'Percy Jackson' cinematographer on underwater realism and doubling Vancouver

Pierre Gill reveals the one of a kind blue screen built for 'Percy Jackson and the Olympians'

By Gabriella Geisinger 30 Jan 2024

'Percy Jackson' cinematographer on underwater realism and doubling Vancouver
Aryan Simhadri, Leah Jeffries, Walker Scobell; Cr: Disney

Cinematographer Pierre Gill was adamant that Disney Plus' TV adaptation of Rick Riordan’s book series Percy Jackson and the Olympians wasn’t going to look like your standard fantasy epic, despite what its title leads you to believe.  

"We tried to do the show as real as possible. It wasn’t a superhero, Avengers thing. That was not the goal," Gill says. 

This foundation of realism influenced everything Gill did. “[From there] you start your language of movie making. It's about the framing and the lens. Like with the gods, I didn’t put a low angle with a big god looking at you [the viewer] from above. Instead, we had this very strong, very character driven lens.” 

Lighting and colour grading was also important in Gill’s efforts to keep the story grounded. “We have a lack of colour right now. Every show is desaturated or monochromatic and this looks great, I love it, but it's very easy to do compared to keeping colour.” Gill was adamant about showcasing the actors’ faces: Walker Scobell as Percy Jackson, Leah Sava Jeffries as Annabeth Chase, and Aryan Simhadri as Grover Underwood. “I wanted to have skin tone and I wanted to see the [actors’] eyes.” 

Keeping "realism with elegance”, as Gill calls, it, while filming the underwater scenes created several challenges. To film as much in camera as possible, the production team built a water tank inside the soundstage at Mammoth Studios in Vancouver. 

"There's no VFX or CGI fake water. It was very important to the show runners and executive producers Dan Shotz and Jonathan Steinberg to shoot it for real.” 

Fortuitously, Gill was already well versed with underwater filming. Amongst Gill's many credits is Denis Villeneuve's Blade Runner 2049. "Of the things in particular I knew, because of my experience on Blade Runner, is it's very frustrating to light underwater. It's really hard because the light floats. You have to put bags down, you need divers just to move a light. It's not fun.”


Instead, Gill lit the underwater scenes from above the tank and controlled them from his lighting board. He then tasked the team at Mammoth studios with building a backlit underwater blue screen to not only light the underwater scenes, but provide the necessary wall for the LED Volumes being used on the show. 

"We had this humongous blue wall, 20 feet long or 30 feet long. It was deep, with lights inside and bouncing back on the blue screen.” This negated the need for complicated underwater lights while they could also turn it off to replicate the murky expansion of water.  

Vancouver goes around the world 

As Percy goes on a journey from humble New York City kid to demigod, the show also goes on a journey. Shot exclusively in Vancouver, Gill and production designer Dan Hennah were able to double the Canadian city for the big apple. They found a street that had similar architecture to New York and dressed the street with yellow taxi cabs and New York City street signs.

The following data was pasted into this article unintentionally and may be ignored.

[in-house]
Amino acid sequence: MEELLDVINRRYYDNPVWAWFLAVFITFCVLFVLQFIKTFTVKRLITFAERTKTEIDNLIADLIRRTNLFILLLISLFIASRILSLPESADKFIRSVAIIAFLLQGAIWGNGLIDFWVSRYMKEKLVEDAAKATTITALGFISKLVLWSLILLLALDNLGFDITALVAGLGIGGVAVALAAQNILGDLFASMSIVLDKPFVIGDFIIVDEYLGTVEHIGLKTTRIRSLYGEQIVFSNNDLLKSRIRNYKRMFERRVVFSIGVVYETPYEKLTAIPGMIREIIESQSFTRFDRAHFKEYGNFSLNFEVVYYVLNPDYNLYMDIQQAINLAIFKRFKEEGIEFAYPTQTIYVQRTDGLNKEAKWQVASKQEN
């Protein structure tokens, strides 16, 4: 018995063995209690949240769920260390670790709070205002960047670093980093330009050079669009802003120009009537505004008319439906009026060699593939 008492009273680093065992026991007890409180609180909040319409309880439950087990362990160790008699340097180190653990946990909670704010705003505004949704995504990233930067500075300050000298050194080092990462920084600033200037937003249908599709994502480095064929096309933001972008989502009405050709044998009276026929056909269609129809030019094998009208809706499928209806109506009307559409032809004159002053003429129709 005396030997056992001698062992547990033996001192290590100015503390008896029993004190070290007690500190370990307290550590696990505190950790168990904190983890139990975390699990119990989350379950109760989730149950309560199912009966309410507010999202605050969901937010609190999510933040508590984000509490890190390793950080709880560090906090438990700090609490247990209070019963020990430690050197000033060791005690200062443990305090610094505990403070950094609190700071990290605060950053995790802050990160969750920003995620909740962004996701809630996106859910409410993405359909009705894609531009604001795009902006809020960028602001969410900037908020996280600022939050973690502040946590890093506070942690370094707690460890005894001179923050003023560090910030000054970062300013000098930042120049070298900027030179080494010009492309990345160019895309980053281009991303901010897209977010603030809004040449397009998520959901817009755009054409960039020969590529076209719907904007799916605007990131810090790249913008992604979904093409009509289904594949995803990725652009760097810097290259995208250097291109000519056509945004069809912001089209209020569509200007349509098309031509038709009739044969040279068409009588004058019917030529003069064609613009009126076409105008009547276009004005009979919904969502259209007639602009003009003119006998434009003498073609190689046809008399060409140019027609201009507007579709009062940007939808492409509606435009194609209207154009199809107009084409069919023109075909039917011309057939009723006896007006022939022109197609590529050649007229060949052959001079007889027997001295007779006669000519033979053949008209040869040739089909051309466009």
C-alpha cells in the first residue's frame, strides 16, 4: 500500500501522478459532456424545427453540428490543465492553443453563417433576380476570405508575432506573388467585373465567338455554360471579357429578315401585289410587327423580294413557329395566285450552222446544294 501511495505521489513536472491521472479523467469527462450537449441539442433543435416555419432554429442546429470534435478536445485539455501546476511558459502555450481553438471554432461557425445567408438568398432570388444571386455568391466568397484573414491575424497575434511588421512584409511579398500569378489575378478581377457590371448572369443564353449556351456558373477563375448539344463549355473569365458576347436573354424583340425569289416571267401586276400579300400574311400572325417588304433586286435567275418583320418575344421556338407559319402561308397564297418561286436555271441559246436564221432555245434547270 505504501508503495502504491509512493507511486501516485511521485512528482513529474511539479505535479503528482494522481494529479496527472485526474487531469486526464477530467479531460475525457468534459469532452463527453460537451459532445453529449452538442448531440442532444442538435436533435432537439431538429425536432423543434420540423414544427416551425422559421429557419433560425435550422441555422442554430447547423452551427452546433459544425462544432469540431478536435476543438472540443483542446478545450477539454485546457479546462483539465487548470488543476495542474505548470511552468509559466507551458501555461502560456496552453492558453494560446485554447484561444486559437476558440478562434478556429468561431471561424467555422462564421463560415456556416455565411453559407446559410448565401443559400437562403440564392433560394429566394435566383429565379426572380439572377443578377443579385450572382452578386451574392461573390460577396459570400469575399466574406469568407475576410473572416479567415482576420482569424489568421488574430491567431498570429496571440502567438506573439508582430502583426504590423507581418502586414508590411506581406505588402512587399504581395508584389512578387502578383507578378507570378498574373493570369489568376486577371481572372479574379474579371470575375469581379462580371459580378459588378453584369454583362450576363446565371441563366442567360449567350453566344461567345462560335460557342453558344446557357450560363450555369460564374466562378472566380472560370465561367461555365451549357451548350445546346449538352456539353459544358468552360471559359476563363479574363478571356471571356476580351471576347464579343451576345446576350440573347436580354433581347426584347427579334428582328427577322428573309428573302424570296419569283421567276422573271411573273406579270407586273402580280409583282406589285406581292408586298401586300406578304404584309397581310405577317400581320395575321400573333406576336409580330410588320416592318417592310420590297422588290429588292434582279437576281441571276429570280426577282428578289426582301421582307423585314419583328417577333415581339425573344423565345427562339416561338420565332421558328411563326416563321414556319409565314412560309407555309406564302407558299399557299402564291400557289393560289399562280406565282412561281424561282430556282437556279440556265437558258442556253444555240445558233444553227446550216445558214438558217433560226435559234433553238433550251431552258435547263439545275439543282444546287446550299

“We had a unit go to New York and shoot plates from a helicopter You have a big establisher [shot] flying over Central Park, then you cut to a street that you shoot on location — that could be in Toronto, Vancouver, Montreal or in Paris.” 

CG and VFX work went into creating a seamless doubled location. Gill cites Episode 1, in which Percy is on a roof looking out over the city. They shot at a school in Vancouver, surrounded by buildings that had similar architecture to New York but were too low. “In post they added [the height of] New York City in the background.” Similarly, they shot high resolution interior and exterior shots of the Metropolitan Museum and ILM, which Gill calls “the gods of post and volumes”, rebuilt them in 3D.  

Filming in the Tunnel of Love 

The advantages of volume work, particularly with the expertise of ILM, were numerous. Working with children requires specific scheduling, and not having to worry about weather, permits, and unforeseable incidents impacting schedules was a big boon. But there was a learning curve for Gill as well.

"It's a very high technology tool, so you need the resources and the money to do the things we did.  

“I always give the example of Star Trek. It's easier to put a wall that has buttons and light it, and dress somebody in a blue shirt with a white stripe because you as a viewer, you don't care that it's not real. You're fine, because it's sci-fi and you're happy – so works.  

“But the Met requires a lot of work: The background, the lights, the columns, the statues, everything that is not real [in the soundstage] really has to work.” 

To achieve the realism the show runners wanted, Gill did a lot of testing with different lenses until he found ones that allowed him to use the least amount of VFX in post. “At the end of [the final episode], there's this gorgeous volume. It's almost all in camera, I'm very proud. The tunnel of love is all in camera by me. The only touch up was to erase the witness camera. And that was an amazing success.”  

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